Global equity markets rose and the dollar edged higher against the euro and yen on Monday after U.S. retail sales for March came in higher than expected, suggesting economic growth in the first quarter was not as weak as many had feared.

Total retail sales increased 0.8 percent after rising 1.0 percent in February, the Commerce Department said, as Americans shrugged off high gasoline prices and bought a range of goods.

The sales gain surpassed economists' expectations for only a 0.3 percent rise and could prompt analysts to raise their first-quarter growth forecasts of about 2.5 percent annually.

However, the optimism over retail sales was tempered by a separate report that showed manufacturing in New York state slowed sharply in April, although factories hired more workers and received higher prices for their goods.

Equities on Wall Street opened higher and European stocks rose more than 1 percent even though analysts were split on whether to focus on the retail sales data or the New York Federal Reserve Bank's Empire State manufacturing activity index.

On balance, things are better than they were last year, earnings will bear that out and we will also to continue to see more good news than bad, said Tim Holland, co-portfolio manager, Aston/TAMRO Diversified Equity Fund in Alexandria, Virginia.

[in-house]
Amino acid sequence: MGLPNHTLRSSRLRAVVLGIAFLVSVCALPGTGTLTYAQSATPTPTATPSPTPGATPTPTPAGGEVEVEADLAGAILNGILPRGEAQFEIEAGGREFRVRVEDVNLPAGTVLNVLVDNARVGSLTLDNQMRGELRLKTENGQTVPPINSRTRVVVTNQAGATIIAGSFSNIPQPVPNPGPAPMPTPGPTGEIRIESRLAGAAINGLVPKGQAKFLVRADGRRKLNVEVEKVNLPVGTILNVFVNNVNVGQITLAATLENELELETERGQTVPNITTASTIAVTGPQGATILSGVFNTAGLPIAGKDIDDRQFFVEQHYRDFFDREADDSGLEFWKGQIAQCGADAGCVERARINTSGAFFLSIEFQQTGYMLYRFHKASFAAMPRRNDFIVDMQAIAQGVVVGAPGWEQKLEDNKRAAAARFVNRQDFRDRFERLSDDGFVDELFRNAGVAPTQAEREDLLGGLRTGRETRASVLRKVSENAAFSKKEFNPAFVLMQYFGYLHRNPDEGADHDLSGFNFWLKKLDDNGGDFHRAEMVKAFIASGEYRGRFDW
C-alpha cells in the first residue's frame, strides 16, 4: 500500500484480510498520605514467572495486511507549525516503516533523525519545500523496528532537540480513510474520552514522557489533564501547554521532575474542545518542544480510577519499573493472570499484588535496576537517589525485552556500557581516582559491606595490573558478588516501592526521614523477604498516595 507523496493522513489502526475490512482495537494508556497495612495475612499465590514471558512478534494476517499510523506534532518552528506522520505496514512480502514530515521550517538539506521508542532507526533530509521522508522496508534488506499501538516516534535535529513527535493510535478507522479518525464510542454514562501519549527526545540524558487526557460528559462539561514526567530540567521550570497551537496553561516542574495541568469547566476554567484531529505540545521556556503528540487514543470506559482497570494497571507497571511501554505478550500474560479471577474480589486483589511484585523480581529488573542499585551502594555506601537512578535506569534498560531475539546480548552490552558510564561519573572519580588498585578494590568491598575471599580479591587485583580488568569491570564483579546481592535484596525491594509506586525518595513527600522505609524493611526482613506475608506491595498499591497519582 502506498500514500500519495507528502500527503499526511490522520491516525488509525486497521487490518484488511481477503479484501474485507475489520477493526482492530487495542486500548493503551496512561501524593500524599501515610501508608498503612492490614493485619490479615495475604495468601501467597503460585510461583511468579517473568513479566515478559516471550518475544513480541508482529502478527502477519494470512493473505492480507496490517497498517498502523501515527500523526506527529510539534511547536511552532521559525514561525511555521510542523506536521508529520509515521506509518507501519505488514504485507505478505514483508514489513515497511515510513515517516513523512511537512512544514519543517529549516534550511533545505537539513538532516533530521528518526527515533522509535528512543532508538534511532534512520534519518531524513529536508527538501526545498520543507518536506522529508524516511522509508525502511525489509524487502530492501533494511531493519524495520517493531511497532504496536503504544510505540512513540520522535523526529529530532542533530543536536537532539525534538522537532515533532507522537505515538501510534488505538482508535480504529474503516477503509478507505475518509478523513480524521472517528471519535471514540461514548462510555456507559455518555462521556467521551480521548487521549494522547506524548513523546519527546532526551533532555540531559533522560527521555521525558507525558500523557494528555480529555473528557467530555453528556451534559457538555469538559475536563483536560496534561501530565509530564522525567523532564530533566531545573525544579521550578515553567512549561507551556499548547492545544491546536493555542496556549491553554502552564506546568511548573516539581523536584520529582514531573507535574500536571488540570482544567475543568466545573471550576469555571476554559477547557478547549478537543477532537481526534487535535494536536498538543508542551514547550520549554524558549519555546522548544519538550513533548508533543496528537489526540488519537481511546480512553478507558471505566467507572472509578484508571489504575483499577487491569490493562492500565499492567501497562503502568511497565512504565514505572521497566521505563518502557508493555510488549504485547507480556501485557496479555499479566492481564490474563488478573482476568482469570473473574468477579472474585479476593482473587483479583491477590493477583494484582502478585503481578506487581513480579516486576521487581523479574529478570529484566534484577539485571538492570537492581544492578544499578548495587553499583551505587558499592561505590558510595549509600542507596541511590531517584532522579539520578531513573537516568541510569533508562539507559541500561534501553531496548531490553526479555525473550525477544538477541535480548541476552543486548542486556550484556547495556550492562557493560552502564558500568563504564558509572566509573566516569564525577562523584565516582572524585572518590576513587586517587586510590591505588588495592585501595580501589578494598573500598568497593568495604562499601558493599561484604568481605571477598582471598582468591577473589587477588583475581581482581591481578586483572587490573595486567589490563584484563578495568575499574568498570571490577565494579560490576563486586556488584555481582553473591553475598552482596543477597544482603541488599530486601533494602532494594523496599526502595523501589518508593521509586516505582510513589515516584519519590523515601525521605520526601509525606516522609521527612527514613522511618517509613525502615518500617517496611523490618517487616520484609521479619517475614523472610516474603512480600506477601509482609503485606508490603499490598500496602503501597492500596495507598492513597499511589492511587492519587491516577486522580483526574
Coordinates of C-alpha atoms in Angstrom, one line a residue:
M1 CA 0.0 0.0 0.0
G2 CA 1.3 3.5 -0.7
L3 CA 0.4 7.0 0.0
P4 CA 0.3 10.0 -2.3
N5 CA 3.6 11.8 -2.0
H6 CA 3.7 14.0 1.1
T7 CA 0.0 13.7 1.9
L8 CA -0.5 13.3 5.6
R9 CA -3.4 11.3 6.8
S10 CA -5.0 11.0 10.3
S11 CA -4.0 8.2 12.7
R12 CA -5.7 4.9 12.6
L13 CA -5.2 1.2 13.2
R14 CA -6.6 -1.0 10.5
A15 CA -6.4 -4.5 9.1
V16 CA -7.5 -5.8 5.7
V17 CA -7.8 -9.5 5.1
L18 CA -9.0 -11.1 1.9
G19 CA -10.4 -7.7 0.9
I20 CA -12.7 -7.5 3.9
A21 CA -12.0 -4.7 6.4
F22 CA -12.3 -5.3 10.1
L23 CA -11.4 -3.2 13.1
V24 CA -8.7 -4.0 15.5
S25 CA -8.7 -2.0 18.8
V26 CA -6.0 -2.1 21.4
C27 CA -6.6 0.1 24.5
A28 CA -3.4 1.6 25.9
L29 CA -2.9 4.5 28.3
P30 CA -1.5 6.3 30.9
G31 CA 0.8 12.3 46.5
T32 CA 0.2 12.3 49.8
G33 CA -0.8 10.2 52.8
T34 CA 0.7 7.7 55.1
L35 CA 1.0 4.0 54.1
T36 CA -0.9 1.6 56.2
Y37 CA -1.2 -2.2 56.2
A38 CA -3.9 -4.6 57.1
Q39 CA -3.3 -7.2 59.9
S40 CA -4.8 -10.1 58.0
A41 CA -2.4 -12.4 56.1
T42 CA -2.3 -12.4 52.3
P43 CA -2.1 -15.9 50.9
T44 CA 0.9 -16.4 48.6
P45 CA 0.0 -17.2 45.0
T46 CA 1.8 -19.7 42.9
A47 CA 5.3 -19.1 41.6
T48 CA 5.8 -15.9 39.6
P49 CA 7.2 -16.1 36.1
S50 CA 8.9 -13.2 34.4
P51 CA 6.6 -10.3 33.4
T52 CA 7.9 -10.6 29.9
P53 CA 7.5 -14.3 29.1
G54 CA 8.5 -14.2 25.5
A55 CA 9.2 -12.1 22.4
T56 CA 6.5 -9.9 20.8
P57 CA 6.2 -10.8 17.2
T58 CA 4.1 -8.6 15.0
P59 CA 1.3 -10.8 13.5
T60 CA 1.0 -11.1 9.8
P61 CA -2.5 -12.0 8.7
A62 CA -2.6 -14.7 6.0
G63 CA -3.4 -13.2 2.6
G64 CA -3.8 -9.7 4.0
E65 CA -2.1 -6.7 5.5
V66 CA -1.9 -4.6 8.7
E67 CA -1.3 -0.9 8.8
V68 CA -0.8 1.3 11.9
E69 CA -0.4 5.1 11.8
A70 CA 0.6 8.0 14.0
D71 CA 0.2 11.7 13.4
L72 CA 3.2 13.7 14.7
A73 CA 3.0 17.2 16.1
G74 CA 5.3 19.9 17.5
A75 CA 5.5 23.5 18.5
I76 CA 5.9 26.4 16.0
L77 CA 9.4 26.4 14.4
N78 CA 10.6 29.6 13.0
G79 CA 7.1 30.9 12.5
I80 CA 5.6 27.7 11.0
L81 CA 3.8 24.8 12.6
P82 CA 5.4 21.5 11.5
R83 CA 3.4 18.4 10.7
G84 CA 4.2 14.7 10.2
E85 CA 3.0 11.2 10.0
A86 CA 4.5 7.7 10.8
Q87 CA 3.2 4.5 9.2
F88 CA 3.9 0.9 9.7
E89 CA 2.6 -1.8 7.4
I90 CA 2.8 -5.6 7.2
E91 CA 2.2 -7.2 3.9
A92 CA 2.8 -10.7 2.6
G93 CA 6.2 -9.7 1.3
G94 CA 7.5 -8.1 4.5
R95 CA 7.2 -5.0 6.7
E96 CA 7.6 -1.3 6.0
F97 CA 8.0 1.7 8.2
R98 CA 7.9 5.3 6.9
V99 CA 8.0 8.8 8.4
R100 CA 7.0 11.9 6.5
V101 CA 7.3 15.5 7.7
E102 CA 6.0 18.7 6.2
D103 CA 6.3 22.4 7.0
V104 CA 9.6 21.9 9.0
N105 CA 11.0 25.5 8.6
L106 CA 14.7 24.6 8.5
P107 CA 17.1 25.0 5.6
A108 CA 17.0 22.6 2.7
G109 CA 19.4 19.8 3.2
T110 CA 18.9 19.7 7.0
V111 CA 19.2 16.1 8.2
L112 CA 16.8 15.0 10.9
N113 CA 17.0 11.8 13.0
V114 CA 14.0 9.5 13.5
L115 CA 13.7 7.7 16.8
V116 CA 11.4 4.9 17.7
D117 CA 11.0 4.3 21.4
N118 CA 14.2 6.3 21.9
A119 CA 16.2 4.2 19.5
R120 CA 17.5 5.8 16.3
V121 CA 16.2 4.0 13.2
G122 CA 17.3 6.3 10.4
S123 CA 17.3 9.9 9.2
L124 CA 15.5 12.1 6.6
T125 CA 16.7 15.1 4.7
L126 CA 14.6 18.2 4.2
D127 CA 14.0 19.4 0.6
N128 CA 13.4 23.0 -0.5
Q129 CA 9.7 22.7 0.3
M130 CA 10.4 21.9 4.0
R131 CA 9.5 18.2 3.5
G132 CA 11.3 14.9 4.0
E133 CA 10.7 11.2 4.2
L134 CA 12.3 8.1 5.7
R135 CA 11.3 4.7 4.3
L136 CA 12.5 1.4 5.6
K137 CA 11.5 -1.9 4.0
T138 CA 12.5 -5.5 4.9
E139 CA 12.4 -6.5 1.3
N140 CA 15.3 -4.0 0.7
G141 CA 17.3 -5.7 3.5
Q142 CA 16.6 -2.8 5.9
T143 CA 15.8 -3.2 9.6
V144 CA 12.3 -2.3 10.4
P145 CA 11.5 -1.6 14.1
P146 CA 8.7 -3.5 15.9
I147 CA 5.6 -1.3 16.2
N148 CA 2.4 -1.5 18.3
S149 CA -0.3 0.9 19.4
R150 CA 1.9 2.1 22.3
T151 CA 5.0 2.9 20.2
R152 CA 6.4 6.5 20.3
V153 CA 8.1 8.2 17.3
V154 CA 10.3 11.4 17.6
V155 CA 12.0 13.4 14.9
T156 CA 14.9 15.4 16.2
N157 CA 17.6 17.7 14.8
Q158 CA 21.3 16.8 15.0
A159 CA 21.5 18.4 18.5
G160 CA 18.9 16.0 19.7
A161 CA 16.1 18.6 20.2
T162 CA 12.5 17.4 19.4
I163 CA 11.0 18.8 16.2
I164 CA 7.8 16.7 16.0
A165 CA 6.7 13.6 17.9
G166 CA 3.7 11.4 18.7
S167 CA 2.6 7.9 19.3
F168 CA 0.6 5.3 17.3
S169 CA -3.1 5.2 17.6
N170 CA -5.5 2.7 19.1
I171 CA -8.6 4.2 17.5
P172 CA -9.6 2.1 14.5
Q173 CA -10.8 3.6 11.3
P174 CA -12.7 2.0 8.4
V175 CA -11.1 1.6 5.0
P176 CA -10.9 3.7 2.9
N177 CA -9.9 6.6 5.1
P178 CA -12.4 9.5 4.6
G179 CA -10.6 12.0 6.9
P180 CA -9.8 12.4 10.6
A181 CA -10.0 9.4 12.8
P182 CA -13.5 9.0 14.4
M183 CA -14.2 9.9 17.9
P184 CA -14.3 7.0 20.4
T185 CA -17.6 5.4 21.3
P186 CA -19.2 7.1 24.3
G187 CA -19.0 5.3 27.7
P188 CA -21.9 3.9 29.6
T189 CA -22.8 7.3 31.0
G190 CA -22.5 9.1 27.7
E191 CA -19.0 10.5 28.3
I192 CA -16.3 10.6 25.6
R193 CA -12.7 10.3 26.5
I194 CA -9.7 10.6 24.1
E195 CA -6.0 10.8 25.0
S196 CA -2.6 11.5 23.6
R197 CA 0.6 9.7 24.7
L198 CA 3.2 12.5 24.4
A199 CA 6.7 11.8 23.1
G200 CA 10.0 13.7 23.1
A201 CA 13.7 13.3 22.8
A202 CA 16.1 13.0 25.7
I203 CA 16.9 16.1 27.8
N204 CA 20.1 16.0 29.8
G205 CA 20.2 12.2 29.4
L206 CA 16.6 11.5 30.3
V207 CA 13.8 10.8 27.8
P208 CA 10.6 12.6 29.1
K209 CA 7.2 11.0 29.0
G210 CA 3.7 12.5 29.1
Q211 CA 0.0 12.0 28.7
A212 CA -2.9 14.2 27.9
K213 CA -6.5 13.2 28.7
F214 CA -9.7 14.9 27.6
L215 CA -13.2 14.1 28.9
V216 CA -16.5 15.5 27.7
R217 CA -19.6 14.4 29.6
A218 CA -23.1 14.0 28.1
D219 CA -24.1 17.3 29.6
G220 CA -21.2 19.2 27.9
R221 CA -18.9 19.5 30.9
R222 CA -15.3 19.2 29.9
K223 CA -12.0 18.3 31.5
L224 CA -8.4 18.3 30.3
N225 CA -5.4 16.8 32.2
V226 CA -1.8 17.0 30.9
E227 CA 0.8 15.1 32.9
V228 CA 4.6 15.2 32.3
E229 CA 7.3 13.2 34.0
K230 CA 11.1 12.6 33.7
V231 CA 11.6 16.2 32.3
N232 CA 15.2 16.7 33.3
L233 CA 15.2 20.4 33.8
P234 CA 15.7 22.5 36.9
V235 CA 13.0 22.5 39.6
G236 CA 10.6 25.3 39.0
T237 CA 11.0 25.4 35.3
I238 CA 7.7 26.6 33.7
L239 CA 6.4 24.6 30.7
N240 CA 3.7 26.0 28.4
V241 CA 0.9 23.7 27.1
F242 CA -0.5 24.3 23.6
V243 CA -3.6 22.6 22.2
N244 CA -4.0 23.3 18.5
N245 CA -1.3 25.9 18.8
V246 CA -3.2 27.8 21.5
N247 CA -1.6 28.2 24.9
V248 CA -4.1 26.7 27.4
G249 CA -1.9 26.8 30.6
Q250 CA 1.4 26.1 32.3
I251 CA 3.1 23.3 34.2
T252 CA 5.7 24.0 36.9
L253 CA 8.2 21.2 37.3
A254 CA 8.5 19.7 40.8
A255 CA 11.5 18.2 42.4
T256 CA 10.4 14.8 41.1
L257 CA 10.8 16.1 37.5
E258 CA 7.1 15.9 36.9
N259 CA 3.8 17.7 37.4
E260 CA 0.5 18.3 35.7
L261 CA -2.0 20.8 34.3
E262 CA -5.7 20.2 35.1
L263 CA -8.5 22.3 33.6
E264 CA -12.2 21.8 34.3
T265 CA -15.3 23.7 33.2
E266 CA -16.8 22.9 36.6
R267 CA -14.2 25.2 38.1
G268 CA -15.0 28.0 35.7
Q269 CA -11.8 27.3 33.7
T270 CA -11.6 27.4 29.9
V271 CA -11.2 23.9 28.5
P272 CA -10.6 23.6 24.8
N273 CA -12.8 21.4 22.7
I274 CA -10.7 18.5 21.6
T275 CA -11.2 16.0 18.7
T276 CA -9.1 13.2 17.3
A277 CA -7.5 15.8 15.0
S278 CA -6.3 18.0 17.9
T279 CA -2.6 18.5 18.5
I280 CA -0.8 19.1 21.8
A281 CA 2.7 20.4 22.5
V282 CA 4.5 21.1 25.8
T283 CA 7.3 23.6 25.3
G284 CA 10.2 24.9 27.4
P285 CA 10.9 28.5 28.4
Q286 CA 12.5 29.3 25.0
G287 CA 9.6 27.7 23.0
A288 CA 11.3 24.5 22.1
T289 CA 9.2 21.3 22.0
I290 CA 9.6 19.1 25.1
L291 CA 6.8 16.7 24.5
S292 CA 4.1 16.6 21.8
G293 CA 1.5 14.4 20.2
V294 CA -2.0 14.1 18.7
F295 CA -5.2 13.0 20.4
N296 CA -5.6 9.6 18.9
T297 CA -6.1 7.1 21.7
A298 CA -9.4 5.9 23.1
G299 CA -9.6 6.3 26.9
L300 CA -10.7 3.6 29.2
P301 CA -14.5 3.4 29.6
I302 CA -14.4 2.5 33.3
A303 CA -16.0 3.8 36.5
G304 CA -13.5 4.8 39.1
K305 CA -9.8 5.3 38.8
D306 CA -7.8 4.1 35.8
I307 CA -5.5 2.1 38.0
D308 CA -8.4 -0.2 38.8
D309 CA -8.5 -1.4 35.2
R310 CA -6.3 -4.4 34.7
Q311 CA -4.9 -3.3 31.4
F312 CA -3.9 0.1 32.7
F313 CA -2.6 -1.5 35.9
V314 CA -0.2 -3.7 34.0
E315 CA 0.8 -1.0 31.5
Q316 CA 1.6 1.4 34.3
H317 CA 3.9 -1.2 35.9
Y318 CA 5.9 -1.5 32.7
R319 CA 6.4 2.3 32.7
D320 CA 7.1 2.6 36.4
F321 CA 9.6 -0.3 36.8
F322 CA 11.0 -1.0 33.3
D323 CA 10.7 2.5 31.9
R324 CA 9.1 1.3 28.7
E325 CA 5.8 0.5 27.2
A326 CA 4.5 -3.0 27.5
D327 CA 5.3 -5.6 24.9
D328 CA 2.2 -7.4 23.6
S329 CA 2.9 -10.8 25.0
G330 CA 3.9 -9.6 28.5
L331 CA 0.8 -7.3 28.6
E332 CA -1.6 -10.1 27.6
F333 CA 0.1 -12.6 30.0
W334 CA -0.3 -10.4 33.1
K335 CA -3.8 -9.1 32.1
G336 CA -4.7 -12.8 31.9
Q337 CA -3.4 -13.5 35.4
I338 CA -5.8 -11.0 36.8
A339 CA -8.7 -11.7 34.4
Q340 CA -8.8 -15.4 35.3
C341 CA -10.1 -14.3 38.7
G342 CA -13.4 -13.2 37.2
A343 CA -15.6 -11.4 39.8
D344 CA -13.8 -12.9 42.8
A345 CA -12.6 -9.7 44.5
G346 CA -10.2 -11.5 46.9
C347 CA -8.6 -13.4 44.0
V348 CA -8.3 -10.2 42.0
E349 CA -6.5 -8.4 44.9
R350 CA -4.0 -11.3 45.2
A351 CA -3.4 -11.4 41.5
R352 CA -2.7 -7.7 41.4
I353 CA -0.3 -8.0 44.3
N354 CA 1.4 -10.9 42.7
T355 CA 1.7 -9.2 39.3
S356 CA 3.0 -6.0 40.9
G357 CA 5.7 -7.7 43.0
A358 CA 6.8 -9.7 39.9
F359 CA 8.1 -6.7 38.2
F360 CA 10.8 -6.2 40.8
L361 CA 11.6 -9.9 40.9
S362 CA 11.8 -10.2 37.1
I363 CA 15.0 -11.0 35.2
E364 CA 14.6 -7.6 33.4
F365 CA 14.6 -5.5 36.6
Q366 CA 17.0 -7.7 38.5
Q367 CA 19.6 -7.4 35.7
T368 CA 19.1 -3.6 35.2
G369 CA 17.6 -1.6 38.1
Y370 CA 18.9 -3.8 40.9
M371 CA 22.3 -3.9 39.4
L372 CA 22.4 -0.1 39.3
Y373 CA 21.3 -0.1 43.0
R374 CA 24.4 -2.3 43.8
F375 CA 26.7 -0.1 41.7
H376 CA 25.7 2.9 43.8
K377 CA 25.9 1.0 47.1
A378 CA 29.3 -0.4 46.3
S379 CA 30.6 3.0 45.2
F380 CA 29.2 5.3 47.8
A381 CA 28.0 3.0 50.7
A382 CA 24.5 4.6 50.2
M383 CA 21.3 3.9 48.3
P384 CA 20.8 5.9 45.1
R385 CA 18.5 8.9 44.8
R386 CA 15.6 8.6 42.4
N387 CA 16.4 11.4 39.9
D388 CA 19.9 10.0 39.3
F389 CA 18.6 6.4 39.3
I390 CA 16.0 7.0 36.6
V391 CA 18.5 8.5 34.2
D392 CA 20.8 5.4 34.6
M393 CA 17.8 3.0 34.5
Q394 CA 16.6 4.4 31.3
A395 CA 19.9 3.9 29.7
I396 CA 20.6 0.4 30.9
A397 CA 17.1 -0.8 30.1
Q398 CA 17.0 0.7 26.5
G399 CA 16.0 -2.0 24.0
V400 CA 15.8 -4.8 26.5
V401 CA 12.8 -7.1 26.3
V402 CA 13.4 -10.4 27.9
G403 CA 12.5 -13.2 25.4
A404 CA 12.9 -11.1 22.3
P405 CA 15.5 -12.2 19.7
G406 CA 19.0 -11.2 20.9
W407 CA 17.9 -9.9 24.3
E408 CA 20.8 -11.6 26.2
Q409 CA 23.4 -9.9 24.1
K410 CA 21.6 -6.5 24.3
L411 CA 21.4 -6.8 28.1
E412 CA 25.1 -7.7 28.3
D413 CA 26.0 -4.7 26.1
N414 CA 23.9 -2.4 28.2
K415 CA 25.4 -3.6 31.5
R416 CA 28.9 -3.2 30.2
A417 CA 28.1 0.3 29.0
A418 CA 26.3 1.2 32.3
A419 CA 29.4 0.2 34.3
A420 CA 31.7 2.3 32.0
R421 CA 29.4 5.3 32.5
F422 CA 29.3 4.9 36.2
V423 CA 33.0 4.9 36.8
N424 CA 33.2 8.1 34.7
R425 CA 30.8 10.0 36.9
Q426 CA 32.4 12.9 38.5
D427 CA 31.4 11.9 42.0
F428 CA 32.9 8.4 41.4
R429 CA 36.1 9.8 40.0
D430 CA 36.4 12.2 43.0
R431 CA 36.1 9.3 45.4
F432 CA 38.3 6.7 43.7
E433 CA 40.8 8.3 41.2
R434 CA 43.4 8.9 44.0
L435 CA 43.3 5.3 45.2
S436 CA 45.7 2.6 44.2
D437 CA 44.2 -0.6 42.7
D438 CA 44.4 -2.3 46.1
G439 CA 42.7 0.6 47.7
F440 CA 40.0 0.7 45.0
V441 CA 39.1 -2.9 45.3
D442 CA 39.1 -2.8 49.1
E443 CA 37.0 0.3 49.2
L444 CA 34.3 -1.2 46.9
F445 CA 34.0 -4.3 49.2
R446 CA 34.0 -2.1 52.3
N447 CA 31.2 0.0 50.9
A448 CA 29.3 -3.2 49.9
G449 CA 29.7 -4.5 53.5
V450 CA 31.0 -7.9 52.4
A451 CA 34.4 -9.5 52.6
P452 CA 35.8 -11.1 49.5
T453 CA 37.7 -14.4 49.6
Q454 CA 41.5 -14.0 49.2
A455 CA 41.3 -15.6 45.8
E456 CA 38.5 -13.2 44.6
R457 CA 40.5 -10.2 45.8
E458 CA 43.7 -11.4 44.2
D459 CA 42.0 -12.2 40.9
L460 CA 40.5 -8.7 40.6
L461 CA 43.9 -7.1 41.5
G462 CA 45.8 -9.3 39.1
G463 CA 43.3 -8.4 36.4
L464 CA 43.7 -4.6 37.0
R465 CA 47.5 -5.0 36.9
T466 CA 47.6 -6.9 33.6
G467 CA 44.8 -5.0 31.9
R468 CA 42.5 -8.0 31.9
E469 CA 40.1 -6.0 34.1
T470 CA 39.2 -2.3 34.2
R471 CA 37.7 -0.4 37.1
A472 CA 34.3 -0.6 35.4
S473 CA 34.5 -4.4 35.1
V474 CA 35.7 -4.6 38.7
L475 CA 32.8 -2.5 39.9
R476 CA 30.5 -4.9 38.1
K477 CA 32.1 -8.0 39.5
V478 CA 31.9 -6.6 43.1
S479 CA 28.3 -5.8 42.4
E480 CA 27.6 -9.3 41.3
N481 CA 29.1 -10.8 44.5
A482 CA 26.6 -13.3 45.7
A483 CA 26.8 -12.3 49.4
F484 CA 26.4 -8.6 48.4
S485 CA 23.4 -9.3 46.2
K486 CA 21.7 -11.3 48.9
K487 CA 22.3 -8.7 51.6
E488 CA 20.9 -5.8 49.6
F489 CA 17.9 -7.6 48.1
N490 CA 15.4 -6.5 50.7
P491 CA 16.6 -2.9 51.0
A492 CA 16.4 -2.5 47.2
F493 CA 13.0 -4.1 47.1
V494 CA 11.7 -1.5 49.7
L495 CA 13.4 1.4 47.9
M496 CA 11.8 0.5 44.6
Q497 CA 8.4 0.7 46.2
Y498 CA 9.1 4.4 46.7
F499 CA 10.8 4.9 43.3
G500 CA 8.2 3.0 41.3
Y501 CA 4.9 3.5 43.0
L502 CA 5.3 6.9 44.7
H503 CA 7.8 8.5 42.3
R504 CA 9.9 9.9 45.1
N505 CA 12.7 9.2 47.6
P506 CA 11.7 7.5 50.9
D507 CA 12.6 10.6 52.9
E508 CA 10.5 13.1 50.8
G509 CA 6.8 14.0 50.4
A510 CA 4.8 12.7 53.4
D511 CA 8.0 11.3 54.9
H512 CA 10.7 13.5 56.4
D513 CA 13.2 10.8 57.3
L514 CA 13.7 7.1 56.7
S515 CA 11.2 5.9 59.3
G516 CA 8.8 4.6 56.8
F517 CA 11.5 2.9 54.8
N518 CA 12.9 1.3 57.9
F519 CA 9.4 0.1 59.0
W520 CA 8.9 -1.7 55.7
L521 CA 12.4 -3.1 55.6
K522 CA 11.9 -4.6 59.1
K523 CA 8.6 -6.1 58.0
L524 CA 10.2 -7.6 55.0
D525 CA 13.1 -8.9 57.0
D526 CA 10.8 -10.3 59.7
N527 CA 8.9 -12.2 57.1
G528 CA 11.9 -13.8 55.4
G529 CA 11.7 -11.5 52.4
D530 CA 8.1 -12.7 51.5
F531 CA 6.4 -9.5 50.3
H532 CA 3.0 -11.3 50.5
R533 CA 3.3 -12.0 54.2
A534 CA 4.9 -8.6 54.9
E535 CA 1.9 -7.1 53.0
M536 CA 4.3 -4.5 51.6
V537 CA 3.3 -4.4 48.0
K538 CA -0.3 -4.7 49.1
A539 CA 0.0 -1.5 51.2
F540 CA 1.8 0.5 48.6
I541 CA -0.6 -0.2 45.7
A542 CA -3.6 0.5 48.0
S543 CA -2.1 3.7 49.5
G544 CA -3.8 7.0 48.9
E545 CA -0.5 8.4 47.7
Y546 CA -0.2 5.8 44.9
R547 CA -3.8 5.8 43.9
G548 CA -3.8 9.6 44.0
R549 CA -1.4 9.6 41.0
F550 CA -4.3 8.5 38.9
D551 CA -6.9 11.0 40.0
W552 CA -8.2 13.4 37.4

The Dow Jones industrial average <.DJI> was up 82.04 points, or 0.64 percent, at 12,931.63. The Standard & Poor's 500 Index <.SPX> was up 6.84 points, or 0.50 percent, at 1,377.10. The Nasdaq Composite Index <.IXIC> was up 13.72 points, or 0.46 percent, at 3,025.05.

The FTSE Eurofirst <.FTEU3> index of top European shares was up 1.2 points at 1,039.88.

Scott Brown, chief economist at Raymond James in St. Petersburg, Florida, said details in the retail sales report suggested less stellar sales figures that will not change forecasts for gross domestic product in the first quarter.

The headline number came in better-than-expected, but once you look at the details, it was pretty moderate. We are hanging in here. This is not going to do much to Q1 GDP forecasts, Brown said.

The dollar was up against a basket of major trading-partner currencies, with the U.S. Dollar Index <.DXY> up 0.09 percent at 79.957. The euro was down 0.21 percent at $1.3047 and against the Japanese yen, the dollar was down 0.28 percent at 80.66.

Front-month Brent crude slipped $1.28 to $119.93 a barrel. U.S. light sweet crude oil rose 17 cents to $103.00 per barrel.

The benchmark 10-year U.S. Treasury note was unchanged with the yield at 1.99 percent.

Earlier in Europe the yield on Spanish debt rose above 6 percent as investors worried about its budget deficit, sending safe-haven German bonds to a record last set at the height of the euro zone crisis.

Spanish stocks plunged to three-year lows and the economy minister said the country had probably tipped back into recession for the second time since 2009.

(Additional reporting by Richard Hubbard in London; Editing by Chizu Nomiyama)